Bullough, R. V., Jr. , & Pinnegar, S. (2001, April). Guidelines for quality in autobiographical
forms of self-study research. Educational Researcher, 30, 13-21.
Burrell, T. (2010). Brainwashed: Challenging the myth of Black inferiority. New York, NY:
Carver, C. S. (1998). Resilience and thriving: Issues, models, and linkages. Journal of Social
Sciences, 54, 245-266.
Charmaz, K. (2008). Grounded theory as an emergent method. In S. N. Hesse-Biber & P. Leavy
(Eds.), Handbook of emergent methods (pp. 155-170). New York, NY: The Guilford
Clandinin, D. J. (Ed.). (2007). Handbook of narrative inquiry: Mapping a methodology.
Thousand Oaks, CA: Sage.
Clandinin, D. J., & Murphy, M. S. (2009, November 2009). Comments on Coulter and Smith:
Relational ontological commitments in narrative research. Educational Researcher, 38,
598-602. doi: 10.3102/0013189X09353940.
Colligan, T. W., & Higgins, E. M. (2006). Workplace stress: Etiology and consequences.
Cooper, Lisa A., Brown, Charlotte, Vu, Hong Thi, Ford, Daniel E., Powe, Neil R. (1998) How important is intrinsic spirituality in depression care? A comparison of white and African-American primary care patients. Presentation at the 15th Annual Meeting of the Association for Health Services Research, Washington, D.C., June 21-23, 1998.
Covington, Martin V. (1999) Caring about learning: The nature and nurturing of subject-matter appreciation. Educational Psychologist, 34(2), 127-136.
Davis, R. E. (1998). Discovering creative essences in African American women: The
construction of meaning around inner resources. Women’s Studies International Forum,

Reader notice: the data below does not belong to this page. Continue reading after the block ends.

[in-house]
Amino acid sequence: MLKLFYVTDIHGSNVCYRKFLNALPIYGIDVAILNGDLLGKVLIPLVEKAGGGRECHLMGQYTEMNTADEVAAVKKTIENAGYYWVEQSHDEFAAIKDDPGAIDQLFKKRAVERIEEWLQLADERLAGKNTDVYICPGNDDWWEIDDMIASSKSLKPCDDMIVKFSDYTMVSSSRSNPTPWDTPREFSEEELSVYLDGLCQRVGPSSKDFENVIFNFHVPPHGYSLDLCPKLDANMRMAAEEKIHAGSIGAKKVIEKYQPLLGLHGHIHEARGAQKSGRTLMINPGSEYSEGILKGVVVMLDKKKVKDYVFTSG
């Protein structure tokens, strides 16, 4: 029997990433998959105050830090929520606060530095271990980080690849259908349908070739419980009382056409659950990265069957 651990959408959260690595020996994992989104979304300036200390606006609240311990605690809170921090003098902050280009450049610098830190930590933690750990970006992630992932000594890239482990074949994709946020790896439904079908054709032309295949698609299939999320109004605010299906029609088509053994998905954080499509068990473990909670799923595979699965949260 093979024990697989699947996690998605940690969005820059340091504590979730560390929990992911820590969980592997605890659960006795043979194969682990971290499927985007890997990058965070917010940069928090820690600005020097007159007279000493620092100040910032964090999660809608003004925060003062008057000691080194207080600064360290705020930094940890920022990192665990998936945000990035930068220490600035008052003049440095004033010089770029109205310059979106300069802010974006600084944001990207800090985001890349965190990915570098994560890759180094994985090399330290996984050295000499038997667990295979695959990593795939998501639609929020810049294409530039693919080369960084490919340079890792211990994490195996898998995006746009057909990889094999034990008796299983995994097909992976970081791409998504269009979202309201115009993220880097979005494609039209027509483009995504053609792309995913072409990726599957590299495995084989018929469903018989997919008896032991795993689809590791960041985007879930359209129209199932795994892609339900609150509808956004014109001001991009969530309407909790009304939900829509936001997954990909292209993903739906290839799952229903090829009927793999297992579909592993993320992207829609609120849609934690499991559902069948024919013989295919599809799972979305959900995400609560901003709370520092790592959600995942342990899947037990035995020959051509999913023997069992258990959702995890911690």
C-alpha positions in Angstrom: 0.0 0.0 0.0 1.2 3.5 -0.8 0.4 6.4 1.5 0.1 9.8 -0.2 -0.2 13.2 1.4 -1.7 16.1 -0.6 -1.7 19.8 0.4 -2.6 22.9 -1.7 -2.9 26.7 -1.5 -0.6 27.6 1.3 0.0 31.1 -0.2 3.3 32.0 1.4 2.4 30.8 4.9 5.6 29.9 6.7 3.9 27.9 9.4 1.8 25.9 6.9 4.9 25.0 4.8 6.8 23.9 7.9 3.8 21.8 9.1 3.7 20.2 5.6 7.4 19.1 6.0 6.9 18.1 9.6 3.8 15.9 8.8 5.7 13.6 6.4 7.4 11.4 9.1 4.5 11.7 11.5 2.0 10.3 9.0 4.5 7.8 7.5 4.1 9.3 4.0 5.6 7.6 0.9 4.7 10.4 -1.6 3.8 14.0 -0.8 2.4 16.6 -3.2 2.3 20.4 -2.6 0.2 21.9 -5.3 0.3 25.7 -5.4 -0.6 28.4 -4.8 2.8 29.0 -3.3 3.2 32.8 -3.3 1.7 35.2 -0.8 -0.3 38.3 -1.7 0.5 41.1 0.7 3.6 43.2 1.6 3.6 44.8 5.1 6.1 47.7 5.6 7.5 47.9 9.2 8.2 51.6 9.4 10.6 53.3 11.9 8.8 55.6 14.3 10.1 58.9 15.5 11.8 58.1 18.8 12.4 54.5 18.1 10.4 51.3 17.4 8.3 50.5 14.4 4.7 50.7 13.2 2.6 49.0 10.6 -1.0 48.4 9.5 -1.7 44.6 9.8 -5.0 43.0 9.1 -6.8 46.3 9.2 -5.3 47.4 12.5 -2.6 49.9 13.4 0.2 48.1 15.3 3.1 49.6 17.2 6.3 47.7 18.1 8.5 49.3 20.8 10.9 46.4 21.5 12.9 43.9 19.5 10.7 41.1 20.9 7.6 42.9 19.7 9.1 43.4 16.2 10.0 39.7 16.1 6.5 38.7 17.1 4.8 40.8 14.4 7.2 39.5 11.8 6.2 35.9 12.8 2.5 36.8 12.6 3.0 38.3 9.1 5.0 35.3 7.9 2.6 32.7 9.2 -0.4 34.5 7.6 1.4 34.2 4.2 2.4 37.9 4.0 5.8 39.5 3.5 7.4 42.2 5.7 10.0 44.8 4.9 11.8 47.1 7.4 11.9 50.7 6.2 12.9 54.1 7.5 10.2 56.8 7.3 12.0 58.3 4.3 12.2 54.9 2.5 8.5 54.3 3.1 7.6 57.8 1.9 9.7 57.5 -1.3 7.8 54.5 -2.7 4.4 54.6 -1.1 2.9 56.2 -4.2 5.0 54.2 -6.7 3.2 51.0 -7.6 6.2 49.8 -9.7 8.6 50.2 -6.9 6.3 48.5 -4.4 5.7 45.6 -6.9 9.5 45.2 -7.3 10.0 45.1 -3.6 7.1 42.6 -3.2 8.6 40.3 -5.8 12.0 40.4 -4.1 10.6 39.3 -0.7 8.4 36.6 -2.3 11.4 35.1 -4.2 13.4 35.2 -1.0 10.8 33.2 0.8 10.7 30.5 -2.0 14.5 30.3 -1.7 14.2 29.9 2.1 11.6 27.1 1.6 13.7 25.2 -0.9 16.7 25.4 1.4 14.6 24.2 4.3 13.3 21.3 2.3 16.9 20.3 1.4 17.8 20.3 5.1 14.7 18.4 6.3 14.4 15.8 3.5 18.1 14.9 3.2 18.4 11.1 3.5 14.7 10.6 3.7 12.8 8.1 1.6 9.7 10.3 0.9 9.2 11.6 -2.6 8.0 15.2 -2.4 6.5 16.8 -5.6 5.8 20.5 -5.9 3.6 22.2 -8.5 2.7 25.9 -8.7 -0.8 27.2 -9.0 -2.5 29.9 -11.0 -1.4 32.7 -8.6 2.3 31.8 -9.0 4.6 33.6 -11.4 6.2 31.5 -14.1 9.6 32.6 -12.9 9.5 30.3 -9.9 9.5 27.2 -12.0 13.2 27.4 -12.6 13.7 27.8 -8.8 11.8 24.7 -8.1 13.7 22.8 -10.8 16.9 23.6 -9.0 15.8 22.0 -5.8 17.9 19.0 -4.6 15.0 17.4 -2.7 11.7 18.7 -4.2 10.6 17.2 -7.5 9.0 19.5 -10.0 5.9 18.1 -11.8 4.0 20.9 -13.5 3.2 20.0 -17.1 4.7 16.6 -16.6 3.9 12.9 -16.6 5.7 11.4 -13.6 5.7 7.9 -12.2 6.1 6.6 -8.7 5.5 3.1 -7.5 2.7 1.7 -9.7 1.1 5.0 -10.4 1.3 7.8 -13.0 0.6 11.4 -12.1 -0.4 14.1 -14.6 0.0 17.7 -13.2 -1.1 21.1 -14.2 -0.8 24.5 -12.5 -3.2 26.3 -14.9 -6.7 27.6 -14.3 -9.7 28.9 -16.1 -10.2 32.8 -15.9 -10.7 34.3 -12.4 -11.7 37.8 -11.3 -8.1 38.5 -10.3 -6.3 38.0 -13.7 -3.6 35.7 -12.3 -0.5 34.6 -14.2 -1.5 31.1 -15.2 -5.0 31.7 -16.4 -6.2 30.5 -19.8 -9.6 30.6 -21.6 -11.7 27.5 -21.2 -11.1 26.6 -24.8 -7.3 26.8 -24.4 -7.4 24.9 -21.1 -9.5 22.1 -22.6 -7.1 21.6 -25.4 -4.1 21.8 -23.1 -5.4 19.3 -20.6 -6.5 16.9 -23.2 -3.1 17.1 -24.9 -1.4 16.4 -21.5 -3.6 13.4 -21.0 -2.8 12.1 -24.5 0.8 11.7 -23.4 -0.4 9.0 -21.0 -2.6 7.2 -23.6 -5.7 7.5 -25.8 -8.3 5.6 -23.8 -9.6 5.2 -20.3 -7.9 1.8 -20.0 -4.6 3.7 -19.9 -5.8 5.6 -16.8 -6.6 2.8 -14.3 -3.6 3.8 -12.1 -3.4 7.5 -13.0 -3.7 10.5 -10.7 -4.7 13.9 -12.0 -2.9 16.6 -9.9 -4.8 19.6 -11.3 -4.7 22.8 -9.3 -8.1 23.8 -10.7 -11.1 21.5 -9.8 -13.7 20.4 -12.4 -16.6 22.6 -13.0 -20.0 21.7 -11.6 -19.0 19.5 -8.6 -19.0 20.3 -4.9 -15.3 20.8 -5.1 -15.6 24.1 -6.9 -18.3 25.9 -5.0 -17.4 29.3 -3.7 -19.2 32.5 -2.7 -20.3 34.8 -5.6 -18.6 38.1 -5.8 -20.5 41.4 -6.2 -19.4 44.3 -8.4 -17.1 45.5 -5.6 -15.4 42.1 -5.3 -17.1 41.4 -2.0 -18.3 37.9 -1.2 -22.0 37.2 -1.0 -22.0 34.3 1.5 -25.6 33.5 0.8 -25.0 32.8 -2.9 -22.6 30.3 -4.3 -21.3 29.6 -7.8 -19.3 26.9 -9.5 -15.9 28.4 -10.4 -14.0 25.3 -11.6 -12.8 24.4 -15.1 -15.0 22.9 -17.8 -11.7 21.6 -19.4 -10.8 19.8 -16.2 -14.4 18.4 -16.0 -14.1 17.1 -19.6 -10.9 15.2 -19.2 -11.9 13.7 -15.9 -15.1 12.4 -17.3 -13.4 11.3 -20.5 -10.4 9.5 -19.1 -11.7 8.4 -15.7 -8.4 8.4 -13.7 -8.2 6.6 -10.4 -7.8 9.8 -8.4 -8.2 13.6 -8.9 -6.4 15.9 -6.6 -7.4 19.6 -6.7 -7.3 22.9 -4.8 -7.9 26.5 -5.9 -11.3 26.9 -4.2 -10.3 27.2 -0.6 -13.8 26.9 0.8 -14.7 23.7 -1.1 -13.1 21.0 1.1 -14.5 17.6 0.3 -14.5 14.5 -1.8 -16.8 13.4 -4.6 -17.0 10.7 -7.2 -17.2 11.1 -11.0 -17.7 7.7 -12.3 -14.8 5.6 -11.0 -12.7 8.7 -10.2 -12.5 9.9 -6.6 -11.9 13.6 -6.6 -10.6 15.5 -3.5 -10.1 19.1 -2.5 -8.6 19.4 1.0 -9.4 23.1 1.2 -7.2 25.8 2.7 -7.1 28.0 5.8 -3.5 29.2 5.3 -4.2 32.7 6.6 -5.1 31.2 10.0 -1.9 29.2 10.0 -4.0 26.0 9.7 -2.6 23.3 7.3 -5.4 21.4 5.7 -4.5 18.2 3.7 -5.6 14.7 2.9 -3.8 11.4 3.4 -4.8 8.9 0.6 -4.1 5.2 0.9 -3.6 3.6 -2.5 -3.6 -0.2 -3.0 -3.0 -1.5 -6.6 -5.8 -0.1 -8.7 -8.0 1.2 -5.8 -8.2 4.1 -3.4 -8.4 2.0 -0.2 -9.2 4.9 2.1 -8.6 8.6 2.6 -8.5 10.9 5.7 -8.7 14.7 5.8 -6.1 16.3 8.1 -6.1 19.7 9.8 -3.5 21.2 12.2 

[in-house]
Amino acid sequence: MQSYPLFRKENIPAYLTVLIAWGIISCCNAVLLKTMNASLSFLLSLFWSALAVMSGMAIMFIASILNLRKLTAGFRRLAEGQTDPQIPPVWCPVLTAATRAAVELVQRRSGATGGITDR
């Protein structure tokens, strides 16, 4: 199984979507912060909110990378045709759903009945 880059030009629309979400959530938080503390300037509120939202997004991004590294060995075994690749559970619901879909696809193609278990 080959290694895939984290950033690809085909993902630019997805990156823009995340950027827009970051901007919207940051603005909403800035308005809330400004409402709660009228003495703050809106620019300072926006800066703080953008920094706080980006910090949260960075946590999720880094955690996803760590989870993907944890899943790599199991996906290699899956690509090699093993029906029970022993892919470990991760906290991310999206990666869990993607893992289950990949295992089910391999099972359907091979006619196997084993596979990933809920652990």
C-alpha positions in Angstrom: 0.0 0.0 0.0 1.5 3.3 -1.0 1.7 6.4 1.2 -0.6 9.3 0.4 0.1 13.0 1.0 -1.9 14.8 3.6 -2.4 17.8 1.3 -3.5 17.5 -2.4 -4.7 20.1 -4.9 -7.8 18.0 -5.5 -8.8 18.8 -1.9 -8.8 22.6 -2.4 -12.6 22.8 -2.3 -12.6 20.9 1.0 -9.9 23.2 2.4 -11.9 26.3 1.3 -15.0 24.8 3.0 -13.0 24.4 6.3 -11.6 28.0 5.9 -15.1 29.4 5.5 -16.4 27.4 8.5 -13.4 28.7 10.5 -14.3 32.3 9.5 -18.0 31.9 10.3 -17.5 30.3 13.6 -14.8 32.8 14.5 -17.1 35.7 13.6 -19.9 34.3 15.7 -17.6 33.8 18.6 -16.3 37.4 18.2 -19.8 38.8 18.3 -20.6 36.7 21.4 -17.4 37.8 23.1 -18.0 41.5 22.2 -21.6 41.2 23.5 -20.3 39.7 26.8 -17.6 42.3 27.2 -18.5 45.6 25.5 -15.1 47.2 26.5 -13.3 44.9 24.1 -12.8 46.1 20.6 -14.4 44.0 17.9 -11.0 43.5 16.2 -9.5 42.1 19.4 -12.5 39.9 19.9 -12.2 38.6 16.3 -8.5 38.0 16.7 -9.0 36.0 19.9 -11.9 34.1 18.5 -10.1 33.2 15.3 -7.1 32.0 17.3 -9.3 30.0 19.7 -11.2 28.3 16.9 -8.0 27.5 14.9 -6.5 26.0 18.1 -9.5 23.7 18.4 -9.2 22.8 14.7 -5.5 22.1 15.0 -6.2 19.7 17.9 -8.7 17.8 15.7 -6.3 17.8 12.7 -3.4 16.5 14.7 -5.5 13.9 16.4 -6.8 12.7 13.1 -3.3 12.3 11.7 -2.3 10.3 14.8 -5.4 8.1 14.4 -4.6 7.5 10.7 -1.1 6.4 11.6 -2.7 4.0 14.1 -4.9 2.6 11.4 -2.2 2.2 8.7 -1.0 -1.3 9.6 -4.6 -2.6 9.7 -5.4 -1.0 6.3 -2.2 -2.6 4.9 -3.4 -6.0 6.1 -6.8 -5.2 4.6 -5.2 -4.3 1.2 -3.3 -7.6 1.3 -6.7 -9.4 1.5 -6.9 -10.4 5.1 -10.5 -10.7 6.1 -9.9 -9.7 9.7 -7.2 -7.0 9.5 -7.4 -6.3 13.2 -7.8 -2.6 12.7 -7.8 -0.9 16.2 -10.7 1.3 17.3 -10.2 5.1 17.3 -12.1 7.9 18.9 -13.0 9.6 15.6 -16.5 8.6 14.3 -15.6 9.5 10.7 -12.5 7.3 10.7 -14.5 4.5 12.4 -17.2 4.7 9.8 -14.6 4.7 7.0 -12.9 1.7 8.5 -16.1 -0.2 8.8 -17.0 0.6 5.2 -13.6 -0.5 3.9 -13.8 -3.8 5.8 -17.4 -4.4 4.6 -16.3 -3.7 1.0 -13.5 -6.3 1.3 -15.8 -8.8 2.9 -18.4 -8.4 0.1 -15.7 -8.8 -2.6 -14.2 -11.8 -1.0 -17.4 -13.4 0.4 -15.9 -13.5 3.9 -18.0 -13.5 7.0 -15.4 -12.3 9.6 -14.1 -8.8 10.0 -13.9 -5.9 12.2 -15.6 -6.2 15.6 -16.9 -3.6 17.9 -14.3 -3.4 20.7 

Doyal, L. (1995). What makes women sick: Gender and the political economy of health. New
Brunswick, NJ: MacMillan Press LTD.
Duckworth, Angela L.& Seligman, Martin E. P. (2005). Self-Discipline Outdoes IQ in Predicting Academic Performance of Adolescents. Psychological Science, 16: 939-949.
Edelson Health Day Reporter, E. (2010, April 26). Nearly half of U.S. adults have heart risk
factors-medical disorders (Fact Sheet). Retrieved from Volunteer Behavioral Health :
Fassinger, R. (2008, May – June). Workplace diversity and public policy. Journal of the
American Psychological Association, 63, 252-268.
Feminism and Philosophy: Essential Readings in Theory, Reinterpretation, and Application. Contributors: Nancy Tuana – Editor, Rosemarie Tong – Editor. Publisher: Westview Press. Place of publication: Boulder, CO. Publication year: 1995.
Fivush, R. (2002). Voice and silence: A feminist model of autobiographical memory. In J.
Lucariello, J. A. Hudson, R. Fivush , & P. Bauer (Eds.), The mediated mind: Essays in honor of
Katherine Nelson (pp. 1-38).
Freeman, M. (2007). Autobiographical understanding and narrative inquiry. In D. J. Clandinin
(Ed.), Handbook of narrative inquiry: Mapping a methodology (pp. 120-145). Thousand
Oaks, CA: Sage.
Grossman, F. K., Cook, A. B., Kepkep, S. S., & Koenen, K. C. (1999). With the phoenix rising:
Lessons from ten resilient women who overcame the trauma of childhood sexual trauma.
San Francisco, CA: Jossey-Bass.